Isolated from its environment in the 19th century, the cathedral was – on the contrary – originally very linked to its surroundings. Its site and the orientation of the facade determined traffic flow in the town. Its positioning close to the south walls resulted in particuliarities such as the transfer of the side gates on to the north and south facades of the towers: the southern portal of Saint Catherine served the bishop’s gate and the hospital located on the left bank (the current Préfecture) and the north gate was the baptismal porch – a true parish porch with its benches and alcoves for the Apostles’ statues turned towards the town, completed by an ossuary (1514).
The west porch finds its natural place between the two towers. The entire aesthetic of these three gates springs from the Flamboyant era: trefoil, curly kale, finials, large gables which cut into the mouldings and balustrades. Pinnacles and recesses embellish the buttresses whilst an entire bestiary appears: monsters, dogs, mysterious figures, gargoyles, and with them a whole imaginary world promoting a religious and political programme. Even though most of the saints statues have disappeared an armorial survives which makes the doors of the cathedral one of the most beautiful heraldic pages imaginable: ducal ermine, the Montfort lion, Duchess Jeanne of France’s coat of arms side by side with the arms of the Cornouaille barons with their helmets and crests. One can imagine the impact of this sculpted decor with the colour and gilding which originally completed it.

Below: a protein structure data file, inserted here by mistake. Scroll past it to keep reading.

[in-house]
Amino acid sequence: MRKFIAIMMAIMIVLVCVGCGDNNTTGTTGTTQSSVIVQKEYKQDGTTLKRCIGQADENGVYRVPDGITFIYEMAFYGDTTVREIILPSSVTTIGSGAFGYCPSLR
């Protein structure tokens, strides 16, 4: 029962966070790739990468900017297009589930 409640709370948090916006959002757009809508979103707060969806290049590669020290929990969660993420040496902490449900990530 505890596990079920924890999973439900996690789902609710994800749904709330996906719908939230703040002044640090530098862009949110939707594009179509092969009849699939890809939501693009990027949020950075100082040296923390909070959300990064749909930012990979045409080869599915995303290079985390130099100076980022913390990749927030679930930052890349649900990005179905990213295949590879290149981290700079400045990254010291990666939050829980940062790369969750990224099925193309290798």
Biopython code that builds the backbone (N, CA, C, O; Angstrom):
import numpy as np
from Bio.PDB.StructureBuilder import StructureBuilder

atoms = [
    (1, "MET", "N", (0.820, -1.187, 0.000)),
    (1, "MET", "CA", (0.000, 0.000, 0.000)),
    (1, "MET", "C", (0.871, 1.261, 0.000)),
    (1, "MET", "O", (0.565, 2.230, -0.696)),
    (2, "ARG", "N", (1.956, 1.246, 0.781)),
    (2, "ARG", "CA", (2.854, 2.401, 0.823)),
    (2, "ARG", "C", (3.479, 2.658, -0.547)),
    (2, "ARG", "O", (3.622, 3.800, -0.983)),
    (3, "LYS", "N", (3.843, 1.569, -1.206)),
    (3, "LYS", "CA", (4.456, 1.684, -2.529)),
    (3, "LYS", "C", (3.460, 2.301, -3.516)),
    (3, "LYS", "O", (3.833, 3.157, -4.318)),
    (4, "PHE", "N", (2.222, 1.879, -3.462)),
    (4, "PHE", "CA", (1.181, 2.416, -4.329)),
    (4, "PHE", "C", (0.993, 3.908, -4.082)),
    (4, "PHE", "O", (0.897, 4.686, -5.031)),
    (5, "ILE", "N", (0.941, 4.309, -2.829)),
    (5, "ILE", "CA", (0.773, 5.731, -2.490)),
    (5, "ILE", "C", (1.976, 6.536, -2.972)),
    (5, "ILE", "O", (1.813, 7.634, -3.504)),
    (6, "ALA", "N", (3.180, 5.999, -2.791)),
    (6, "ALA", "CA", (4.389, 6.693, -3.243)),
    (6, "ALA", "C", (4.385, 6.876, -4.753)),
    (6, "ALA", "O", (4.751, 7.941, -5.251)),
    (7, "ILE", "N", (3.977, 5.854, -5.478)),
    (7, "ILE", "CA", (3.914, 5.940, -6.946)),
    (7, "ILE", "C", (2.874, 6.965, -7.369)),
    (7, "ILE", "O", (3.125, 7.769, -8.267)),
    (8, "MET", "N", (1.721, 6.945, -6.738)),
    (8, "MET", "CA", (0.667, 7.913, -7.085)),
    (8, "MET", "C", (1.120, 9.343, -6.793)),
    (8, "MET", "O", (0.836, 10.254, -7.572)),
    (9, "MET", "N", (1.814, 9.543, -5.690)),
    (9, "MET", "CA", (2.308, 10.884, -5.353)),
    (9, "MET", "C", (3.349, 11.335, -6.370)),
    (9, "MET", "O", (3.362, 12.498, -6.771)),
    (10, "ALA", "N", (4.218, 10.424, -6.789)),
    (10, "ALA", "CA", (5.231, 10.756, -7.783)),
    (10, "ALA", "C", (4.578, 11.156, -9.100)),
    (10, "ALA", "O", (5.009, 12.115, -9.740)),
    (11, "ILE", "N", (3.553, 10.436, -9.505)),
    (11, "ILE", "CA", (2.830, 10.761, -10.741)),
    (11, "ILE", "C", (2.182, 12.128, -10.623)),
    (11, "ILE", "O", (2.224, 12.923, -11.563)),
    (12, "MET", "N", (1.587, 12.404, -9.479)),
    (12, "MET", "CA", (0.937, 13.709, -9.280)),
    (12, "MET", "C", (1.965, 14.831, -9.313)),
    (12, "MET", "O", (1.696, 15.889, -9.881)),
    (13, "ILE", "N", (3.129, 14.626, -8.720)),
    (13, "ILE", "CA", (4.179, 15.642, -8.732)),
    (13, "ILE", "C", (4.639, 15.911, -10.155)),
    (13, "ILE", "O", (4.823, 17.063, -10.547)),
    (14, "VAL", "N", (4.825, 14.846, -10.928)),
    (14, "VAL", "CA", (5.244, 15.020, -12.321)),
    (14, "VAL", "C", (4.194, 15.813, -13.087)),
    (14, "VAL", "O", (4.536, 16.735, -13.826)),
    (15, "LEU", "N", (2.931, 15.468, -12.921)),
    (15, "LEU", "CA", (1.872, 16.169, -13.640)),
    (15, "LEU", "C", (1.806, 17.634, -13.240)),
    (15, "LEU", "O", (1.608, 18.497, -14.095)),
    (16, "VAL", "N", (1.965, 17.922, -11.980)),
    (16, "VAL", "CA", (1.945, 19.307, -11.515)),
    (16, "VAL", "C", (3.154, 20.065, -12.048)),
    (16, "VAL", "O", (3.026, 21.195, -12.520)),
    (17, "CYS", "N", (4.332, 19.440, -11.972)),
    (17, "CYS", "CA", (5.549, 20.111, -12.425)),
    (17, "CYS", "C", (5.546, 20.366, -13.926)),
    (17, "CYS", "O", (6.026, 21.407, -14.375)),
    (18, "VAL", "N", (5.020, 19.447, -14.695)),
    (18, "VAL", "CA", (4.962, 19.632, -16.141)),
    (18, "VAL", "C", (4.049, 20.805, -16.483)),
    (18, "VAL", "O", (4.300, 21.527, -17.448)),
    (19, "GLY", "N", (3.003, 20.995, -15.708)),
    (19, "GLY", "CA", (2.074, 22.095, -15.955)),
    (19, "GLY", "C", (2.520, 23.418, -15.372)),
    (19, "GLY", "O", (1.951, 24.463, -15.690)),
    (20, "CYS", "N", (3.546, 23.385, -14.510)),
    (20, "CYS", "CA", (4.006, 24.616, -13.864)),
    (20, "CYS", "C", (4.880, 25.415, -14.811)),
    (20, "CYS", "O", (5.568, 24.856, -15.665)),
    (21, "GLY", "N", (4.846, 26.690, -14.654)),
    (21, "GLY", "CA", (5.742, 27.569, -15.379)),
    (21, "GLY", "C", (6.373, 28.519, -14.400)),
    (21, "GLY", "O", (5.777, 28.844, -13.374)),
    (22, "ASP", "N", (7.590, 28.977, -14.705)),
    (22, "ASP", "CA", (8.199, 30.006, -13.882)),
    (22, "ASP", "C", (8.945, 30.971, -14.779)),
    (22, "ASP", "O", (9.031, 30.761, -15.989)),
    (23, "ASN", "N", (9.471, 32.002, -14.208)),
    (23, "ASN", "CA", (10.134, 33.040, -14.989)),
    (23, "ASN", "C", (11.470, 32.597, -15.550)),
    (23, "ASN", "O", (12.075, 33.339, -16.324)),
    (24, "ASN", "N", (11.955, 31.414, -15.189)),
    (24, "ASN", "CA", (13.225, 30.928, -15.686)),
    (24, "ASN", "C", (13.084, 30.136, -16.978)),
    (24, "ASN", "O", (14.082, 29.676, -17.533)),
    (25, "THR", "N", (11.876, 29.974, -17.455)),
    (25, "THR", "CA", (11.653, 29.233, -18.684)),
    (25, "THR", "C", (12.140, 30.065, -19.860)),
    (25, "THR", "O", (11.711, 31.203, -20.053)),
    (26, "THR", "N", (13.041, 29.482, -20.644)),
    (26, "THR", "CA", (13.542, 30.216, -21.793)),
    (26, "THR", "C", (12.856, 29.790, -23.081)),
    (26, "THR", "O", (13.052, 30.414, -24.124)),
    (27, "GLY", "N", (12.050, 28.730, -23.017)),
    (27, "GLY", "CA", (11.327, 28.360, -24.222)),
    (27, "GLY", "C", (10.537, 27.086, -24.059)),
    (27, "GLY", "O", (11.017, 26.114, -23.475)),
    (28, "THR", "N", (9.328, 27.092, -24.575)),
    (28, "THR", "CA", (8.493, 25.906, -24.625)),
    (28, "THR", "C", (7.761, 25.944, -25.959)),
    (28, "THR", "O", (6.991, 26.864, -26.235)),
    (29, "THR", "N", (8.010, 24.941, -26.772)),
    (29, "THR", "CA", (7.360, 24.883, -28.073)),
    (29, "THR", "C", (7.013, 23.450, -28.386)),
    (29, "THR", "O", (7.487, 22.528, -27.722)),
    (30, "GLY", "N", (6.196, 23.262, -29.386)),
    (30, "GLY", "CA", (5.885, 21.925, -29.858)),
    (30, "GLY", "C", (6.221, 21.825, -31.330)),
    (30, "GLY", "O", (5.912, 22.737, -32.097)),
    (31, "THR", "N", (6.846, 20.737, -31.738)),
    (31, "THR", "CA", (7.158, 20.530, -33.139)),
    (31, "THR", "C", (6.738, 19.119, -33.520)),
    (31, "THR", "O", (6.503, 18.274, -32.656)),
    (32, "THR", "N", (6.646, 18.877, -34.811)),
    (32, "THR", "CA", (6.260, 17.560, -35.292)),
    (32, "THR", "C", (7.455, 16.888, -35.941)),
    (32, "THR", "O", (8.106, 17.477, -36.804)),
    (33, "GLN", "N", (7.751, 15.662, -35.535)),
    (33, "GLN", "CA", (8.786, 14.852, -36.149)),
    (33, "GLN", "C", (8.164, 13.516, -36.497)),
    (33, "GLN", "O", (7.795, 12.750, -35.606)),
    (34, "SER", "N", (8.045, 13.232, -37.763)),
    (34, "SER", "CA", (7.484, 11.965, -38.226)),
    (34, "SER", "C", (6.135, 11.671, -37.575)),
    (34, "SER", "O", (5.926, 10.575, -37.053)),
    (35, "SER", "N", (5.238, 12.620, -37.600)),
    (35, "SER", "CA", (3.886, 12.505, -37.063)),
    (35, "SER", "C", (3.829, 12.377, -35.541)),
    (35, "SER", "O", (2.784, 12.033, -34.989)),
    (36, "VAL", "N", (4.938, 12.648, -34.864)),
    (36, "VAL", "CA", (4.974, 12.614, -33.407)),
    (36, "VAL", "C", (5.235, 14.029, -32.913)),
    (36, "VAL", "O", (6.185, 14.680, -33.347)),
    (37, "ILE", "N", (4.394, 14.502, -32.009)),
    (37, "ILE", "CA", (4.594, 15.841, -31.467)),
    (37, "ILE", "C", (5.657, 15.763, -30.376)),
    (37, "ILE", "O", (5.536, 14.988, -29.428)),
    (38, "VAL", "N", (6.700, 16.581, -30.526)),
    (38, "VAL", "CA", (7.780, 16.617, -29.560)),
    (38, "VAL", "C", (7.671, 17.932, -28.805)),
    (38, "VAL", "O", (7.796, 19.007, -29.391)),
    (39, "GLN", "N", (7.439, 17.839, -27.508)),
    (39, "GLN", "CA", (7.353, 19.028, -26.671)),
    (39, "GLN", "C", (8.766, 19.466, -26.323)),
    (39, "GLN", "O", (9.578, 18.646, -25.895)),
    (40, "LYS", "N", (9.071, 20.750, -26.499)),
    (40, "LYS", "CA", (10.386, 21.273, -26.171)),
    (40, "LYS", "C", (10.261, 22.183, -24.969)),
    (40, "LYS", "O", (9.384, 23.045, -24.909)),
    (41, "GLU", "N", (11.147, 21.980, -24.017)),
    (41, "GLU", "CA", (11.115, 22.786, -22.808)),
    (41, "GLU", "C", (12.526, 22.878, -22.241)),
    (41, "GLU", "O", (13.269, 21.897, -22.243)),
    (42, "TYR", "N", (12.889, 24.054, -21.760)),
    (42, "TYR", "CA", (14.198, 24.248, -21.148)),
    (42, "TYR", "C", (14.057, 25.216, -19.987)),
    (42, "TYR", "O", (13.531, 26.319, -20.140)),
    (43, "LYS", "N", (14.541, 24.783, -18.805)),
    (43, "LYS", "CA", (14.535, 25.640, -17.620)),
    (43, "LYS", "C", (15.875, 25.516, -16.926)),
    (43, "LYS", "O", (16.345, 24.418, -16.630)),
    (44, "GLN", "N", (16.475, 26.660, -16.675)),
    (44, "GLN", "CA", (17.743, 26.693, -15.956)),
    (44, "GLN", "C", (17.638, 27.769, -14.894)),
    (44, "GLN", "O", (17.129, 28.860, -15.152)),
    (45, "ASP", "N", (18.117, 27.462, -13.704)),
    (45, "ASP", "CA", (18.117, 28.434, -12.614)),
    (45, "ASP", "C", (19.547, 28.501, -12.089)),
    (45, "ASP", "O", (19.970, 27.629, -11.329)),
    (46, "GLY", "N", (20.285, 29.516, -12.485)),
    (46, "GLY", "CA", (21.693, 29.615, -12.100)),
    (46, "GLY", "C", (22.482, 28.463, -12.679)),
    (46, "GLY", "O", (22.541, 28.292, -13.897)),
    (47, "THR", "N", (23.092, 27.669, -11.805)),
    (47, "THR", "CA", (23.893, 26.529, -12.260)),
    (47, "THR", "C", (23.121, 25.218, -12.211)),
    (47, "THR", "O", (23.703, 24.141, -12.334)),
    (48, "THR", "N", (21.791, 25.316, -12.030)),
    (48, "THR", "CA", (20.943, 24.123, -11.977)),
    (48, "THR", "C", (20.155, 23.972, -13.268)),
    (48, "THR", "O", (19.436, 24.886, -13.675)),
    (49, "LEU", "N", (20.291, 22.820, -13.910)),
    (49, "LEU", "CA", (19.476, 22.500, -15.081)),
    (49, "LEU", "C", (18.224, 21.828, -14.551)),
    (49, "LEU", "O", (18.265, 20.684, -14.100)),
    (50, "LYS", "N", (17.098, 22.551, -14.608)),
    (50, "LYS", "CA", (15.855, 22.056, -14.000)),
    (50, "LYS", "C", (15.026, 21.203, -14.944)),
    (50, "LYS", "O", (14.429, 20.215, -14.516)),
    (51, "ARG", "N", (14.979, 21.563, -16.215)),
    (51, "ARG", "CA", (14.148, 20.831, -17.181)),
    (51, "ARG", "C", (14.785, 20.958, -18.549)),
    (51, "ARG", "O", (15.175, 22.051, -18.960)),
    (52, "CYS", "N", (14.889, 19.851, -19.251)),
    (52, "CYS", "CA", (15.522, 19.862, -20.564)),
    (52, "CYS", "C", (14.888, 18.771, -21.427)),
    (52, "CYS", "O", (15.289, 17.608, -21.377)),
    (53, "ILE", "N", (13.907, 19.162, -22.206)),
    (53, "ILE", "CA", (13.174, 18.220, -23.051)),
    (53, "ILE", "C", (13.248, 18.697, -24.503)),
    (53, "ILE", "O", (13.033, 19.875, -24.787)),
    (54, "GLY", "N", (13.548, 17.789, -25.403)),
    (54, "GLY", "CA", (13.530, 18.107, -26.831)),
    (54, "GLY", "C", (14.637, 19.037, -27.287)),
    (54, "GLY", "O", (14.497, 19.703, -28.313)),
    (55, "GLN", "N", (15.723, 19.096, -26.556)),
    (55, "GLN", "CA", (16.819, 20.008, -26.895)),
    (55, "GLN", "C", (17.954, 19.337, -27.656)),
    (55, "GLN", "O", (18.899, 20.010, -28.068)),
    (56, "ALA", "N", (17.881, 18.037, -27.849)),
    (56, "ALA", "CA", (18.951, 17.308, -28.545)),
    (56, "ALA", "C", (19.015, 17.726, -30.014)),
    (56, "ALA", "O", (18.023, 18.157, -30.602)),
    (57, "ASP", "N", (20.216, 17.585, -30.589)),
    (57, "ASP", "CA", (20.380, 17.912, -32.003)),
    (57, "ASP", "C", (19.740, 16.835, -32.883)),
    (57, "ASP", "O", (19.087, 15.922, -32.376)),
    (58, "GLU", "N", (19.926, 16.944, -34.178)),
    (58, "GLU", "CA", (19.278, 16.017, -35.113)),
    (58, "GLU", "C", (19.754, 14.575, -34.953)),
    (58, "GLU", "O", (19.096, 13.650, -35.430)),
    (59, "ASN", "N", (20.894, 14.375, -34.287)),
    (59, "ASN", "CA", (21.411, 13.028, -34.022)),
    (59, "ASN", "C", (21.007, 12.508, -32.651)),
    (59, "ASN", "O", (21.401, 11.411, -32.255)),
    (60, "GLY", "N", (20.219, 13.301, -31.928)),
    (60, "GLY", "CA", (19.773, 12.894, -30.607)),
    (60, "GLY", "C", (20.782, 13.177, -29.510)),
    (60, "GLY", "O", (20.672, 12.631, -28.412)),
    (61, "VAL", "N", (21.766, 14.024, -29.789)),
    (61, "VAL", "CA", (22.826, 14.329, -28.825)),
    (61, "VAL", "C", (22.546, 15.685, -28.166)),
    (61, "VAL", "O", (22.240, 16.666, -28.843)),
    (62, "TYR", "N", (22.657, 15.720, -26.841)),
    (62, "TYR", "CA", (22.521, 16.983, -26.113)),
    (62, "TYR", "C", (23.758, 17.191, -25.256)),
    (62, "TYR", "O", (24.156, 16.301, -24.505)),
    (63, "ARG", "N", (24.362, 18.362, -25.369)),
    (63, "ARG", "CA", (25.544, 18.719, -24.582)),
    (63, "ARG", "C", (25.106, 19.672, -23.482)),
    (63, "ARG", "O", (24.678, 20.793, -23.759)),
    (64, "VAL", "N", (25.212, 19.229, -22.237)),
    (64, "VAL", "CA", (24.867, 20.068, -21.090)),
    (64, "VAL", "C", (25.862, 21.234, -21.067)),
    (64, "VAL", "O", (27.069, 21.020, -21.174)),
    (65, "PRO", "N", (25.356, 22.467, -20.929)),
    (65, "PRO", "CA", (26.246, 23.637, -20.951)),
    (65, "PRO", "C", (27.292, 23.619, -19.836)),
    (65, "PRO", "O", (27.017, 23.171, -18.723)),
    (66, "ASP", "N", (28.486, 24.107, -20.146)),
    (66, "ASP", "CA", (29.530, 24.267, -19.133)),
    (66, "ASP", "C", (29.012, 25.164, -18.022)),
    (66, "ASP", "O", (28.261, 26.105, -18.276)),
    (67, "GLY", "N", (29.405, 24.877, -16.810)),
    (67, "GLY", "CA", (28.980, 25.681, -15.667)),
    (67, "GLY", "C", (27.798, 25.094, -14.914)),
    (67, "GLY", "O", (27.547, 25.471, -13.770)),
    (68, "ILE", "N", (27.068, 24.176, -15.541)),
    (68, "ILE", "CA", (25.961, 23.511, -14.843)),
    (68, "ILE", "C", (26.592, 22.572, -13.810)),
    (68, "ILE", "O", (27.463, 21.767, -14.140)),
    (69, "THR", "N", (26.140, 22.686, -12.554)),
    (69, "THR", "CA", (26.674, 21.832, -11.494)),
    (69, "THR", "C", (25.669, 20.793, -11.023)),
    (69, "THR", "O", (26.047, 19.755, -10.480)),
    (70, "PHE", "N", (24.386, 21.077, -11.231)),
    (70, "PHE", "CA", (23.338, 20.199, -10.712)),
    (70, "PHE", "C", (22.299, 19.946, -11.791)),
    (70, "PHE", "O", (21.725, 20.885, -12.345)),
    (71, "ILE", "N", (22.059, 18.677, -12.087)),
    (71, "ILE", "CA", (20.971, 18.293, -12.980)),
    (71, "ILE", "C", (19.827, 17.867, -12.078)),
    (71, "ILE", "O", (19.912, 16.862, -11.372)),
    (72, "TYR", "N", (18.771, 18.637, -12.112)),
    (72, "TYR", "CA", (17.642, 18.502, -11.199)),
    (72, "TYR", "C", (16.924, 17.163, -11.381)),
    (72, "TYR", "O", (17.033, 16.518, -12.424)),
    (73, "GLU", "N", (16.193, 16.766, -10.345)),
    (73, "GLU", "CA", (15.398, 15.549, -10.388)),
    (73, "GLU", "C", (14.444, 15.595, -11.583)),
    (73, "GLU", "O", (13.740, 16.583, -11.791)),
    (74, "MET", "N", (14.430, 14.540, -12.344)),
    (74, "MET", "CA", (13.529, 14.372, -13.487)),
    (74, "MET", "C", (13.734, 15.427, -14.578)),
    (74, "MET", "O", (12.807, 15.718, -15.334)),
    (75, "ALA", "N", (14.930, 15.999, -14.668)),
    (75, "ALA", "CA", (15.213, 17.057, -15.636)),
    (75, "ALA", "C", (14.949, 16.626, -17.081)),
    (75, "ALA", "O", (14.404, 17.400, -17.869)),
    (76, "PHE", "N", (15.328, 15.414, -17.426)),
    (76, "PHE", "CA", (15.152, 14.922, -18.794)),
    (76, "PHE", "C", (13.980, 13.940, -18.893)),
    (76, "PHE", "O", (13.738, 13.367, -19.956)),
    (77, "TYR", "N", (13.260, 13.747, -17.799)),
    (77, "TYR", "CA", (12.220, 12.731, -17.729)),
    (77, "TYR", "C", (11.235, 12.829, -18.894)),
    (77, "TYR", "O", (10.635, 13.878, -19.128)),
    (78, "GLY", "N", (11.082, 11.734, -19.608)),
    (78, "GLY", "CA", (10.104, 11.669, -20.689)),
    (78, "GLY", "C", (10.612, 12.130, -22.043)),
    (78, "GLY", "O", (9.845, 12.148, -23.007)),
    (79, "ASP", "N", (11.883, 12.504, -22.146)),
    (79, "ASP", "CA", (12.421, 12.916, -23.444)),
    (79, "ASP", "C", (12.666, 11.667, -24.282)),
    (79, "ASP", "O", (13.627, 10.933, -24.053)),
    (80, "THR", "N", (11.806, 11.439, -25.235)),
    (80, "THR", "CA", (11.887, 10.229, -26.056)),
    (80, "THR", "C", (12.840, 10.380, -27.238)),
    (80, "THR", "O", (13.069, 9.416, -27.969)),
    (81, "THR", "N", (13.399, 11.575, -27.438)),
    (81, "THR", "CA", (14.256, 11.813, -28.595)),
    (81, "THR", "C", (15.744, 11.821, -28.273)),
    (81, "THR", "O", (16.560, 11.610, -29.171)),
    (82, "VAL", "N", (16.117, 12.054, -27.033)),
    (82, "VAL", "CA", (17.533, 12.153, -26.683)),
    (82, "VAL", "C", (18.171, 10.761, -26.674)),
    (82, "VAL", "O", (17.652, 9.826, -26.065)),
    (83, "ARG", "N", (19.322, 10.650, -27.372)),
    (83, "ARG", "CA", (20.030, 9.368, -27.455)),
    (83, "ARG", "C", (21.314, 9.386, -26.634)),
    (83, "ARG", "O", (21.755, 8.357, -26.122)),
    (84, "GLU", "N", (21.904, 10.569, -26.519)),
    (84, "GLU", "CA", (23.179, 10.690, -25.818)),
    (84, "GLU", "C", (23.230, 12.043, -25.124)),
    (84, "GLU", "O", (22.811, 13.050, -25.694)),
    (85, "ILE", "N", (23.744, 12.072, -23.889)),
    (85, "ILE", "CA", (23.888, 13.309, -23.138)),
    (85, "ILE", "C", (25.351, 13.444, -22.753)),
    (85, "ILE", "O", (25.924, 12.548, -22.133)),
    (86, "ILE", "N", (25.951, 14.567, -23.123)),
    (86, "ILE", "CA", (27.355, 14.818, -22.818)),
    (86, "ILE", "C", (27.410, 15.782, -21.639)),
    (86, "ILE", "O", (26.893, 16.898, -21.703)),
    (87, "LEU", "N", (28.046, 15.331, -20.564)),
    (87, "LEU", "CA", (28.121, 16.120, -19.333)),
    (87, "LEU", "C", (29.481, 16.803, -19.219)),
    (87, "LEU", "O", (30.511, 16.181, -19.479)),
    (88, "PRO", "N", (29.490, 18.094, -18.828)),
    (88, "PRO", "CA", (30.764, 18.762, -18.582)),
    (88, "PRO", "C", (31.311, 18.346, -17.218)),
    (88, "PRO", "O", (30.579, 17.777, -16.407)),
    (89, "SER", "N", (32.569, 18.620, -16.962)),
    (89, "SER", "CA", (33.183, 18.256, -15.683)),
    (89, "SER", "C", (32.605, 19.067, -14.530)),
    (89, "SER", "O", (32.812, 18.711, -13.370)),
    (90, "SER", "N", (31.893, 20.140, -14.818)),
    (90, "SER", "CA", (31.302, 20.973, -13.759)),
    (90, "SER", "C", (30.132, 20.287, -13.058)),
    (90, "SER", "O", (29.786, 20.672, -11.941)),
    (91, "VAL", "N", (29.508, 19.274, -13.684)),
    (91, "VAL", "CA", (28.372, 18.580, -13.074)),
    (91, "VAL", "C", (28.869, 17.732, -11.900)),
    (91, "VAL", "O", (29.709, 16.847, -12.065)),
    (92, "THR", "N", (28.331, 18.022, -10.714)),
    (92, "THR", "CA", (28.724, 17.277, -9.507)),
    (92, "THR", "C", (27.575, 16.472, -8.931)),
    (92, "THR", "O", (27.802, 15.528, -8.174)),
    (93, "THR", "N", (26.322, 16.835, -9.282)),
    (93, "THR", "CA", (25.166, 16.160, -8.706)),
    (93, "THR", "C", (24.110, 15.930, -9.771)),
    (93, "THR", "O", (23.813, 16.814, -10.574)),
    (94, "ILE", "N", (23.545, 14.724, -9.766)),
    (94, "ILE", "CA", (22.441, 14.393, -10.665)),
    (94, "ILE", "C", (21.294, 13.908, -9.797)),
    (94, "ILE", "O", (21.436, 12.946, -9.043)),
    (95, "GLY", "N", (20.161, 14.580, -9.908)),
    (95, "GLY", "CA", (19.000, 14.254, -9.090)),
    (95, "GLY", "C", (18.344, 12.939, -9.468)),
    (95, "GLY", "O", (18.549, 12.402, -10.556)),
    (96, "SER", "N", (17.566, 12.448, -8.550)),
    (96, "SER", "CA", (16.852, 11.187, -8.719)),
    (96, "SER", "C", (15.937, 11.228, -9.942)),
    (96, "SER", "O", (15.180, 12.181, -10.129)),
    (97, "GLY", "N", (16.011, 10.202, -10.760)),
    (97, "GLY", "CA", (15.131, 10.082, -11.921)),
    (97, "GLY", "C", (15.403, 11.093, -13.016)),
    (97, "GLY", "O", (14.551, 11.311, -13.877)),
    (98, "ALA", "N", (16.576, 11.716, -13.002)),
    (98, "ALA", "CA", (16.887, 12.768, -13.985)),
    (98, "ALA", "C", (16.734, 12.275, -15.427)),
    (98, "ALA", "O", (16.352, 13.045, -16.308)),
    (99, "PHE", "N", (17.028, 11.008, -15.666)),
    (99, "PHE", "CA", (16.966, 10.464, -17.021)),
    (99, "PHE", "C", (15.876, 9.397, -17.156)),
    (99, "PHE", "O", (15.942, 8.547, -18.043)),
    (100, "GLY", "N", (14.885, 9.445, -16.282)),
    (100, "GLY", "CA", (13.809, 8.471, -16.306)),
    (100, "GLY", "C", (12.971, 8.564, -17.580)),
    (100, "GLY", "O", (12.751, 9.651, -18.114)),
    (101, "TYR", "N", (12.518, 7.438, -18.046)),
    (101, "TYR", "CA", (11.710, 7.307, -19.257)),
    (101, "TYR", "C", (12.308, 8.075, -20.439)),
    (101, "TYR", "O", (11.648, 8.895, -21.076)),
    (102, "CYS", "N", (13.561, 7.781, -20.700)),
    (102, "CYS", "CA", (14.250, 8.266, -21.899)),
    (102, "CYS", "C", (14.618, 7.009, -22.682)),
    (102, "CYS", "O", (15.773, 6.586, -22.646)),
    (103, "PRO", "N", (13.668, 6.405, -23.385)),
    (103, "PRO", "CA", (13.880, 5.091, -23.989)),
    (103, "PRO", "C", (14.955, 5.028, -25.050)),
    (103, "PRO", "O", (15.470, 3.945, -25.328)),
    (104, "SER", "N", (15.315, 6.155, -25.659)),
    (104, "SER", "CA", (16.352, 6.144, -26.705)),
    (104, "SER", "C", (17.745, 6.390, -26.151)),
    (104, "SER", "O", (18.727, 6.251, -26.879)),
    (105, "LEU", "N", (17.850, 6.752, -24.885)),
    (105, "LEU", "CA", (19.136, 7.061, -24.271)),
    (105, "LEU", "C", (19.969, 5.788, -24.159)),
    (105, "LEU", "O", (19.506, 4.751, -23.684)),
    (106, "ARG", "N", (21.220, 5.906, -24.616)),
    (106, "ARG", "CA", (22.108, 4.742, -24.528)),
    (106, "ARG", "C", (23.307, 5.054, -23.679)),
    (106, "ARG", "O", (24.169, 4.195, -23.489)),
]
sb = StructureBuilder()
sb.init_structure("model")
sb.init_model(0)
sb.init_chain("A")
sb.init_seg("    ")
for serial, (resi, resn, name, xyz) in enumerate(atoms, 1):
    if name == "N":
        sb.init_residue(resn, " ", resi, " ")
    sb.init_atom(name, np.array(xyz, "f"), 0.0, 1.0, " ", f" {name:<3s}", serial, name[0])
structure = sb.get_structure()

At the start of the 16th century the construction of the spires was being prepared when building was interrupted, undoubtedly for financial reasons. Small conical roofs were therefore placed on top of the towers. The following centuries were essentially devoted to putting furnishings in place (funeral monuments, altars, statues, organs, pulpit). Note the fire which destroyed the spire of the transept cross in 1620 as well as the ransacking of the cathedral in 1793 when nearly all the furnishings disappeared in a « bonfire of the saints ».
The 19th century would therefore inherit an almost finished but mutilated building and would devote itself to its renovation according to the tastes and theories of the day.